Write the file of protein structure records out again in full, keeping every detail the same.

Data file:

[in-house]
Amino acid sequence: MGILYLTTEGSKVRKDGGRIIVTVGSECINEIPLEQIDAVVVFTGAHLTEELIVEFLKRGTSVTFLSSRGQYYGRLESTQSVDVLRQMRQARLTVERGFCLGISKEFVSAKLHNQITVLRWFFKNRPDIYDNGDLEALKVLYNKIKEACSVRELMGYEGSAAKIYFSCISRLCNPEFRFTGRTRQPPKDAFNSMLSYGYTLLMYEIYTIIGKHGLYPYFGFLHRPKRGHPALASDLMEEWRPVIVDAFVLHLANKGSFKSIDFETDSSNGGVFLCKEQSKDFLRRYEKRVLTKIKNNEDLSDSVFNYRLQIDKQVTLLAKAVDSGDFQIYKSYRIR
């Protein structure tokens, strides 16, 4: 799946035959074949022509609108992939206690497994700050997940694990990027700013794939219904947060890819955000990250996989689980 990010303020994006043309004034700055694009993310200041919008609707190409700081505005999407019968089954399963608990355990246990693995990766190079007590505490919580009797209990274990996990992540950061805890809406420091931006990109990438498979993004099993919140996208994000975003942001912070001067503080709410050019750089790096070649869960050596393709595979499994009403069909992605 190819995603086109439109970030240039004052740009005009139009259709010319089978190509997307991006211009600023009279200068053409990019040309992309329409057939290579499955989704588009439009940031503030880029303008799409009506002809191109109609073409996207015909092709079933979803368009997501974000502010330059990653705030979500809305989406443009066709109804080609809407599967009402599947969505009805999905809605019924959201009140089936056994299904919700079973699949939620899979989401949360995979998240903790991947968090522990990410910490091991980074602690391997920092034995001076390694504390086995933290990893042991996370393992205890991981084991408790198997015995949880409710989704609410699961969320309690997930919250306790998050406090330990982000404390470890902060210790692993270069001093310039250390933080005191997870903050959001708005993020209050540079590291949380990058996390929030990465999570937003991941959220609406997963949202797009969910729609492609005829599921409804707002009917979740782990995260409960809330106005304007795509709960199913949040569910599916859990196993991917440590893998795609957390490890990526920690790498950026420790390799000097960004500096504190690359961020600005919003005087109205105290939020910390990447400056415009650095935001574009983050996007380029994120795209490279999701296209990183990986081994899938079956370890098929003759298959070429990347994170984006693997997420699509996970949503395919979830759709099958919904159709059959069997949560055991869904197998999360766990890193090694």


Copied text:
[in-house]
Amino acid sequence: MGILYLTTEGSKVRKDGGRIIVTVGSECINEIPLEQIDAVVVFTGAHLTEELIVEFLKRGTSVTFLSSRGQYYGRLESTQSVDVLRQMRQARLTVERGFCLGISKEFVSAKLHNQITVLRWFFKNRPDIYDNGDLEALKVLYNKIKEACSVRELMGYEGSAAKIYFSCISRLCNPEFRFTGRTRQPPKDAFNSMLSYGYTLLMYEIYTIIGKHGLYPYFGFLHRPKRGHPALASDLMEEWRPVIVDAFVLHLANKGSFKSIDFETDSSNGGVFLCKEQSKDFLRRYEKRVLTKIKNNEDLSDSVFNYRLQIDKQVTLLAKAVDSGDFQIYKSYRIR
């Protein structure tokens, strides 16, 4: 799946035959074949022509609108992939206690497994700050997940694990990027700013794939219904947060890819955000990250996989689980 990010303020994006043309004034700055694009993310200041919008609707190409700081505005999407019968089954399963608990355990246990693995990766190079007590505490919580009797209990274990996990992540950061805890809406420091931006990109990438498979993004099993919140996208994000975003942001912070001067503080709410050019750089790096070649869960050596393709595979499994009403069909992605 190819995603086109439109970030240039004052740009005009139009259709010319089978190509997307991006211009600023009279200068053409990019040309992309329409057939290579499955989704588009439009940031503030880029303008799409009506002809191109109609073409996207015909092709079933979803368009997501974000502010330059990653705030979500809305989406443009066709109804080609809407599967009402599947969505009805999905809605019924959201009140089936056994299904919700079973699949939620899979989401949360995979998240903790991947968090522990990410910490091991980074602690391997920092034995001076390694504390086995933290990893042991996370393992205890991981084991408790198997015995949880409710989704609410699961969320309690997930919250306790998050406090330990982000404390470890902060210790692993270069001093310039250390933080005191997870903050959001708005993020209050540079590291949380990058996390929030990465999570937003991941959220609406997963949202797009969910729609492609005829599921409804707002009917979740782990995260409960809330106005304007795509709960199913949040569910599916859990196993991917440590893998795609957390490890990526920690790498950026420790390799000097960004500096504190690359961020600005919003005087109205105290939020910390990447400056415009650095935001574009983050996007380029994120795209490279999701296209990183990986081994899938079956370890098929003759298959070429990347994170984006693997997420699509996970949503395919979830759709099958919904159709059959069997949560055991869904197998999360766990890193090694």